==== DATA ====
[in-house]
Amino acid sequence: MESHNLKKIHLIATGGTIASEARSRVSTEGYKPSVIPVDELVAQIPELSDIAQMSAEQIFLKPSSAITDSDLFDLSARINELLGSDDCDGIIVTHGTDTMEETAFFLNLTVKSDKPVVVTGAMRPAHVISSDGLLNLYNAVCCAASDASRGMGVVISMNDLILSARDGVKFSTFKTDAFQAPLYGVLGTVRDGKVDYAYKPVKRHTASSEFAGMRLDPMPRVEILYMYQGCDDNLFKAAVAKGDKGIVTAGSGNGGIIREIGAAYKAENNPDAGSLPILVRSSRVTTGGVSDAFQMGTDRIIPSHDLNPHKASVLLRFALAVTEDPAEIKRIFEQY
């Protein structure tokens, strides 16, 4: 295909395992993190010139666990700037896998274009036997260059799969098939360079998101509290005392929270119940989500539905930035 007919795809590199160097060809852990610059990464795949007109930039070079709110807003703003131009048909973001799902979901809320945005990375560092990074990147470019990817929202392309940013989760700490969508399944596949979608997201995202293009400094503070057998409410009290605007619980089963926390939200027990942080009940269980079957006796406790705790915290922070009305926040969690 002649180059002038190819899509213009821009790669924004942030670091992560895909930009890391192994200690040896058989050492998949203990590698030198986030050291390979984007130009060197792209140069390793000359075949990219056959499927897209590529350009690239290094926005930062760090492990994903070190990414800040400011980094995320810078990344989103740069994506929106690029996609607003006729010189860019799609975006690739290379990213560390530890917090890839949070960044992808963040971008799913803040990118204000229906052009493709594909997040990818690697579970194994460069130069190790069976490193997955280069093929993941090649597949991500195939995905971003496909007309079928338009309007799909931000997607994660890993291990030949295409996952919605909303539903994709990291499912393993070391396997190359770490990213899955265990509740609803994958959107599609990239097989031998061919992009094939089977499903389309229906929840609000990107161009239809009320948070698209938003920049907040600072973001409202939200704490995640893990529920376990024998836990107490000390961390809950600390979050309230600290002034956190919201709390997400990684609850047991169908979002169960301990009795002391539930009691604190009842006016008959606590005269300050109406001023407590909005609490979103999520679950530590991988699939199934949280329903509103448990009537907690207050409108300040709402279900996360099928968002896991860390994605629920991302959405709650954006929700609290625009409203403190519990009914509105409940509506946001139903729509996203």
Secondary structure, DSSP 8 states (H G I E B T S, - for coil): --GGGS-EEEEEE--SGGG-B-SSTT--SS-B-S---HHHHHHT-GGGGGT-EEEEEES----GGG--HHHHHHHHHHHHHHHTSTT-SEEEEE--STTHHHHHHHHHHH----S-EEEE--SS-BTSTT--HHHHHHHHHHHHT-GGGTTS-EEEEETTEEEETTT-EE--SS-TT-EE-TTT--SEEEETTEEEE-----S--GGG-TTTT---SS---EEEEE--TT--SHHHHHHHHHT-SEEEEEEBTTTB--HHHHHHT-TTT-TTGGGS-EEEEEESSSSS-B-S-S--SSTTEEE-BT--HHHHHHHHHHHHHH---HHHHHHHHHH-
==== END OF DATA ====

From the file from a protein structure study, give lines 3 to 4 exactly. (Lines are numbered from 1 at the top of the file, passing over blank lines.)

């Protein structure tokens, strides 16, 4: 295909395992993190010139666990700037896998274009036997260059799969098939360079998101509290005392929270119940989500539905930035 007919795809590199160097060809852990610059990464795949007109930039070079709110807003703003131009048909973001799902979901809320945005990375560092990074990147470019990817929202392309940013989760700490969508399944596949979608997201995202293009400094503070057998409410009290605007619980089963926390939200027990942080009940269980079957006796406790705790915290922070009305926040969690 002649180059002038190819899509213009821009790669924004942030670091992560895909930009890391192994200690040896058989050492998949203990590698030198986030050291390979984007130009060197792209140069390793000359075949990219056959499927897209590529350009690239290094926005930062760090492990994903070190990414800040400011980094995320810078990344989103740069994506929106690029996609607003006729010189860019799609975006690739290379990213560390530890917090890839949070960044992808963040971008799913803040990118204000229906052009493709594909997040990818690697579970194994460069130069190790069976490193997955280069093929993941090649597949991500195939995905971003496909007309079928338009309007799909931000997607994660890993291990030949295409996952919605909303539903994709990291499912393993070391396997190359770490990213899955265990509740609803994958959107599609990239097989031998061919992009094939089977499903389309229906929840609000990107161009239809009320948070698209938003920049907040600072973001409202939200704490995640893990529920376990024998836990107490000390961390809950600390979050309230600290002034956190919201709390997400990684609850047991169908979002169960301990009795002391539930009691604190009842006016008959606590005269300050109406001023407590909005609490979103999520679950530590991988699939199934949280329903509103448990009537907690207050409108300040709402279900996360099928968002896991860390994605629920991302959405709650954006929700609290625009409203403190519990009914509105409940509506946001139903729509996203």
Secondary structure, DSSP 8 states (H G I E B T S, - for coil): --GGGS-EEEEEE--SGGG-B-SSTT--SS-B-S---HHHHHHT-GGGGGT-EEEEEES----GGG--HHHHHHHHHHHHHHHTSTT-SEEEEE--STTHHHHHHHHHHH----S-EEEE--SS-BTSTT--HHHHHHHHHHHHT-GGGTTS-EEEEETTEEEETTT-EE--SS-TT-EE-TTT--SEEEETTEEEE-----S--GGG-TTTT---SS---EEEEE--TT--SHHHHHHHHHT-SEEEEEEBTTTB--HHHHHHT-TTT-TTGGGS-EEEEEESSSSS-B-S-S--SSTTEEE-BT--HHHHHHHHHHHHHH---HHHHHHHHHH-